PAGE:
We’re sadly a few posts away from the conclusion of our Mad About Matthias season. Our latest post sees us look at Matthias’ masterpiece to date, the brutal yet tender and consistently devastating, Rust and Bone (De rouille et d’os).
Parisian auteur Jacques Audiard (Un prophète) became the further darling of the international cinema scene with this, his sixth feature film, Rust and Bone, which details the growing bond between an unemployed father, Alain (Schoenaerts), and Stéphanie (Marion Cotillard), a killer whale trainer – who is the victim of a terrible accident which sees her legs amputated.
Audiard’s melodrama is one of simmering intensity, found in both its often harrowing narrative and triumphant performances from its two leads. Combining a stark brutality, with almost featherweight gentility, Rust and Bone is a watch that aims for the emotions and hits hard. This tale of two lost souls finding each other provides the perfect narrative thread which unwinds to explore intimate connection and the unpredictability of the human emotional spectrum. Packed with dazzling visuals from cinematographer Stéphane Fontaine, Rust and Bone packs just as weighty a visual punch as a visceral emotional one.
Matthias falls into a similar character type to that of Jacky in Bullhead – he’s a mountain of pumped up muscle with a hard outer shell – seen through his often overly-harsh relationship with his young son and in his penchant for brutal bare-knuckle fighting, as well as his brief career as a bouncer (the sort you wouldn’t mind pinning you down). His bond with the isolated Stéphanie reveals a warmer, caring side as he steps up to help the physically damaged trainer. Cotillard is equally magnificent, in this empathetic turn with she and Audiard delving into the psychological struggles triggered by Stephanie’s condition. Her isolation and frustration are eased by Alain, with the gradual bond between this pair of lost souls proving truly emotionally investing – Audiard refreshingly handles this without gushing sentimentality.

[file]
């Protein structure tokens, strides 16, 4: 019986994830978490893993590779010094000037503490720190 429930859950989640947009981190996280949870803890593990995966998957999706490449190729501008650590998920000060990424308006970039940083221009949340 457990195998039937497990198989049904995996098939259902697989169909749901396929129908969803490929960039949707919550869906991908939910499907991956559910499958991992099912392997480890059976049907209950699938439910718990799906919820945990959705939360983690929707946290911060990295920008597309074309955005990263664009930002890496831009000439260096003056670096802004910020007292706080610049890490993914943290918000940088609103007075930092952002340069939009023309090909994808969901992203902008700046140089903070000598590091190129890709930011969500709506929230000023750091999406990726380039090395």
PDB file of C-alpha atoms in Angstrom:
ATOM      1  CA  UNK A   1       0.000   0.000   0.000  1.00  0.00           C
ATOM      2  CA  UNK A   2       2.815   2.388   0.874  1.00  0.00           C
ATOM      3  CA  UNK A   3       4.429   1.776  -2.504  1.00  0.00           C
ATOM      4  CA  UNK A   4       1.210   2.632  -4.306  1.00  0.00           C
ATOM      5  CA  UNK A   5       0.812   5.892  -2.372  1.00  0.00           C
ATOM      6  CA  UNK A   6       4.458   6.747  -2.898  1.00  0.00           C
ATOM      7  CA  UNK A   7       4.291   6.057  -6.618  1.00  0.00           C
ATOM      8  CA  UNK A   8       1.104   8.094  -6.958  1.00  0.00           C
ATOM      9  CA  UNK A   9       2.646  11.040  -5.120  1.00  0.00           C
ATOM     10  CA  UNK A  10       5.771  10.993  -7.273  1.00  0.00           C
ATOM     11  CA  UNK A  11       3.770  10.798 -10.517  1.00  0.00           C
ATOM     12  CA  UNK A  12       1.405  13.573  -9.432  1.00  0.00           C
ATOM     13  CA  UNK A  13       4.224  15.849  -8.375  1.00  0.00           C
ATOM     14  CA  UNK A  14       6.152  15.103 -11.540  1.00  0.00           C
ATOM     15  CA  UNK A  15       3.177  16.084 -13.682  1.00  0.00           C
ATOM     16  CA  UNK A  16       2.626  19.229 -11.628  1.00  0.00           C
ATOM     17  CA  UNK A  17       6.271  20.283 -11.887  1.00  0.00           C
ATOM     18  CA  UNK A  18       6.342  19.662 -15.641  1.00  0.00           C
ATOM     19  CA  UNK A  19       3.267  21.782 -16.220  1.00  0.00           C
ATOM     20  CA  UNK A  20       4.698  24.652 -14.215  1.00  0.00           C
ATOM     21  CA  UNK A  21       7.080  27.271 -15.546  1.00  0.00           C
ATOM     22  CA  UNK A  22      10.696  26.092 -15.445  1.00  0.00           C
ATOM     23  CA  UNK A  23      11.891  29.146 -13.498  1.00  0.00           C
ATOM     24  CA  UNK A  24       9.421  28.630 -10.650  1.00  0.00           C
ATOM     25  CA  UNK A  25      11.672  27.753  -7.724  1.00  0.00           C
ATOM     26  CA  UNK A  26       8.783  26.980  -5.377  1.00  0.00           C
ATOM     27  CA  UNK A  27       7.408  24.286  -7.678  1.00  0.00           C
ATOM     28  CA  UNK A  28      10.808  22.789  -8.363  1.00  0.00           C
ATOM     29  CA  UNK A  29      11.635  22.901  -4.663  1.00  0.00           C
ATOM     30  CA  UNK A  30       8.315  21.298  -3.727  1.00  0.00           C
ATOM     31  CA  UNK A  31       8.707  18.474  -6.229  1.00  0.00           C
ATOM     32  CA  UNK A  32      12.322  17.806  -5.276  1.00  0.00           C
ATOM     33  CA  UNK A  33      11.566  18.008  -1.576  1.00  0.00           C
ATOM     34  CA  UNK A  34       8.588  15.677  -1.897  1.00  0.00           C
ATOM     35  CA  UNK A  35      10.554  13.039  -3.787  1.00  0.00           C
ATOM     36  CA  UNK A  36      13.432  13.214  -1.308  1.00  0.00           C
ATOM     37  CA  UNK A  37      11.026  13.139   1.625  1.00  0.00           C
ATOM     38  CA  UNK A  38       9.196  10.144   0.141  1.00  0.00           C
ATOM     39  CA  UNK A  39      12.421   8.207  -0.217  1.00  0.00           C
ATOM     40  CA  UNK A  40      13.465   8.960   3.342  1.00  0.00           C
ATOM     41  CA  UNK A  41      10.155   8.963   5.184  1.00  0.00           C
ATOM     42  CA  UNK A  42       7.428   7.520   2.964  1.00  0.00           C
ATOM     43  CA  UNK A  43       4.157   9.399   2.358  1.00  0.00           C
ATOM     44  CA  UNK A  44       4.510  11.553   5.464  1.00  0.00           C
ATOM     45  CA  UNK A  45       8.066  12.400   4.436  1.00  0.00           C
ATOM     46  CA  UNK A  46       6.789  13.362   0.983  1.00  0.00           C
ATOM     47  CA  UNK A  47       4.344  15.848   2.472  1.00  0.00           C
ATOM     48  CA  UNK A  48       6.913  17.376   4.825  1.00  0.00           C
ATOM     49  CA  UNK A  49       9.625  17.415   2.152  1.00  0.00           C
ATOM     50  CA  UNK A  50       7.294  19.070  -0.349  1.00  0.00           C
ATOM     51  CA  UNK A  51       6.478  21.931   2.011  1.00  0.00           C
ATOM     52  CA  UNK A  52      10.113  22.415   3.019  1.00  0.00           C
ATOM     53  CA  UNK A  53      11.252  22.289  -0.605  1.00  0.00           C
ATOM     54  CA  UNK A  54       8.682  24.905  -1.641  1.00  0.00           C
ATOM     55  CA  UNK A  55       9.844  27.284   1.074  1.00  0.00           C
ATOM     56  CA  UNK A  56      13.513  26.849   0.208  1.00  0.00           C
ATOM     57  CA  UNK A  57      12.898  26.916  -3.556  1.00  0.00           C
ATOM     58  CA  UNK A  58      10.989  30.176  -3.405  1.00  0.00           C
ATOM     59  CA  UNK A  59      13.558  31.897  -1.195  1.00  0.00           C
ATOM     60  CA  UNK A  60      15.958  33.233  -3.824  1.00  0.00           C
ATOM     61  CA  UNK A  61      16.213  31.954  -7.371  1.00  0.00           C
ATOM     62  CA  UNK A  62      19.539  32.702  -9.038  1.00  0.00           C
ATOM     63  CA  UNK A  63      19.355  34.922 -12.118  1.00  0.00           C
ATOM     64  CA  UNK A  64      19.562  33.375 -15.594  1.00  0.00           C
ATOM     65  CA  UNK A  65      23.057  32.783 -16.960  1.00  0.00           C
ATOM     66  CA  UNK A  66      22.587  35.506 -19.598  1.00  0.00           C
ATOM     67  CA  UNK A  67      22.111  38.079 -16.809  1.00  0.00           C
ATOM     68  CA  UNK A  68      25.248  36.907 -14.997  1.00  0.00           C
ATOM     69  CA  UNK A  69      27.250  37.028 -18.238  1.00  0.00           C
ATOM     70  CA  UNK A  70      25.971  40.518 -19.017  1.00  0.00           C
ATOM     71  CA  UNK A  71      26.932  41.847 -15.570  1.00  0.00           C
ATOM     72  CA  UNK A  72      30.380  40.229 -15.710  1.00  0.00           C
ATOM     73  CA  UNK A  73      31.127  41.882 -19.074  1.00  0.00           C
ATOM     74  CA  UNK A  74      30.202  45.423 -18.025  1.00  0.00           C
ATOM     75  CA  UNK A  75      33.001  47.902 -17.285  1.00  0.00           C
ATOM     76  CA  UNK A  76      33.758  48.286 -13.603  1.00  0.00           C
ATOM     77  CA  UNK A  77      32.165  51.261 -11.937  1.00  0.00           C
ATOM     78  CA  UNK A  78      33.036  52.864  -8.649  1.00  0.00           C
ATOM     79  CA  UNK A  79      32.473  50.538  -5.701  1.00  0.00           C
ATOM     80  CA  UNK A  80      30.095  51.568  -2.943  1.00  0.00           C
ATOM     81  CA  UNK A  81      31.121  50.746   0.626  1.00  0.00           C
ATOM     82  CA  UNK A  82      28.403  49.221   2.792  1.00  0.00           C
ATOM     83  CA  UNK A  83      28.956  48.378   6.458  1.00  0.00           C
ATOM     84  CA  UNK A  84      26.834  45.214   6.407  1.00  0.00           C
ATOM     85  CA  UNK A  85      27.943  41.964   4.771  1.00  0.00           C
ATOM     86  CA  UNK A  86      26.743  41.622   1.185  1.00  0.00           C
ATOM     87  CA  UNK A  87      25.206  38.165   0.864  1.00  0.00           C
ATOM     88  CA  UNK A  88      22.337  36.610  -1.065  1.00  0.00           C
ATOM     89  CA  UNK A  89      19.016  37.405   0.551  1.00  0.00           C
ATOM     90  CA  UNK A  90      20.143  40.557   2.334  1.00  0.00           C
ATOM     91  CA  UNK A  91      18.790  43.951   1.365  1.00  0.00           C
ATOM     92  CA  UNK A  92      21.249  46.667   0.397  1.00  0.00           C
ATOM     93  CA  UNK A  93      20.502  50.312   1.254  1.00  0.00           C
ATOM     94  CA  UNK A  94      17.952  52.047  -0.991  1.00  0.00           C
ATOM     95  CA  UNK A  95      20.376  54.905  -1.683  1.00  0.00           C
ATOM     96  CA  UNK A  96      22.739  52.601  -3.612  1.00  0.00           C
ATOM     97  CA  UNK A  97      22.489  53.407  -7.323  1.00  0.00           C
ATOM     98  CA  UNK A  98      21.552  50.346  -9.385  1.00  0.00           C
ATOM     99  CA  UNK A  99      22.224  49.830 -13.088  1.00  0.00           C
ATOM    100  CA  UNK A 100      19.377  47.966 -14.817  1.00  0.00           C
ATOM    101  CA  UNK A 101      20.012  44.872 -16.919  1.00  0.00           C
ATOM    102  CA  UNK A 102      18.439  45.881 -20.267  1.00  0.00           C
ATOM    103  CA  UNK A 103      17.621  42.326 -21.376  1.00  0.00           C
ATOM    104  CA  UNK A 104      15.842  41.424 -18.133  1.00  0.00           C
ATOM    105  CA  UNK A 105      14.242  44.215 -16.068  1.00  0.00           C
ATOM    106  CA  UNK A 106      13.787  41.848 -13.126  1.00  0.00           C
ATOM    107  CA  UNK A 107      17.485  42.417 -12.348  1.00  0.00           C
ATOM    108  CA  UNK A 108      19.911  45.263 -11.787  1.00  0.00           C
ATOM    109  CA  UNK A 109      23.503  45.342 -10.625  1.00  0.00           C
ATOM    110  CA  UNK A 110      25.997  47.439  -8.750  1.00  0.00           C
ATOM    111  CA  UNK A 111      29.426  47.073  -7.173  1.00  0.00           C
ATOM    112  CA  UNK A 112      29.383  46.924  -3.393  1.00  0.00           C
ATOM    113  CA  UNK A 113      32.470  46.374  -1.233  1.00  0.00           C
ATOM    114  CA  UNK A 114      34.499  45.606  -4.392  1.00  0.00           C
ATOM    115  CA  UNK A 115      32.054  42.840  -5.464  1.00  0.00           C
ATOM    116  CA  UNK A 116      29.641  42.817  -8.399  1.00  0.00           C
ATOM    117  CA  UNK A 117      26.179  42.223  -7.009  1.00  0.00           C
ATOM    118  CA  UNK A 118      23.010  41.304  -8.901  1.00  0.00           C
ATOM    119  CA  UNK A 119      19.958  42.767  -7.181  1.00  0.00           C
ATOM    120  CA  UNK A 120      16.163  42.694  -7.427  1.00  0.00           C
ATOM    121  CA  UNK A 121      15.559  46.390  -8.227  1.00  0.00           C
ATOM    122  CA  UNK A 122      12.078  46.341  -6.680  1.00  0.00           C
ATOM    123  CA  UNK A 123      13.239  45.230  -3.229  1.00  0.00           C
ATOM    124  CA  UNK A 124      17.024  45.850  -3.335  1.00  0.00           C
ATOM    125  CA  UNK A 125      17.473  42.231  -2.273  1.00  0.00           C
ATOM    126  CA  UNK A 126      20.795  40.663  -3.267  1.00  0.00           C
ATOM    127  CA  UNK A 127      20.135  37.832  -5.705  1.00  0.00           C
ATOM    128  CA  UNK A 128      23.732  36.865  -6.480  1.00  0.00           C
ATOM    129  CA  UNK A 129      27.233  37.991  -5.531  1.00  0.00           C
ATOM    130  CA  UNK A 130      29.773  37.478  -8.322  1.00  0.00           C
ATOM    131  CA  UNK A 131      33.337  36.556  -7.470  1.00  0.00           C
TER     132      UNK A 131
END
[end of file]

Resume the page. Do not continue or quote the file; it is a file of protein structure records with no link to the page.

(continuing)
There’s many a magnificent scene here from the harsh brutality of Alain’s fighting career to the inspired sequences featuring Stephanie attempting to recreate her Katy Perry’s Firework soundtracked-training numbers. The range of emotions Audiard plays with is endearing with gentle heartwarming sequences like the pair’s first outing on the beach, to one of Rust and Bone’s harrowing final scenes with Alain and his son in peril at a frozen lake. Romantic scenes between Alain and Stephanie are titillating (especially when Little Matty comes out to play) yet emotionally weighty, whilst there is light-hearted pleasure to be found in seeing Matthias dancing to Lykke Li’s I Follow Rivers.
We’ll back with our look at The Loft (2014). We’ll follow this with Blood Ties, then ultimately a look at Matthias’s most recent flicks (The Drop, A Little Chaos, Suite Francaise, and Far From the Madding Crowd, which will all be bulked into one as we’ve already got full reviews on the site).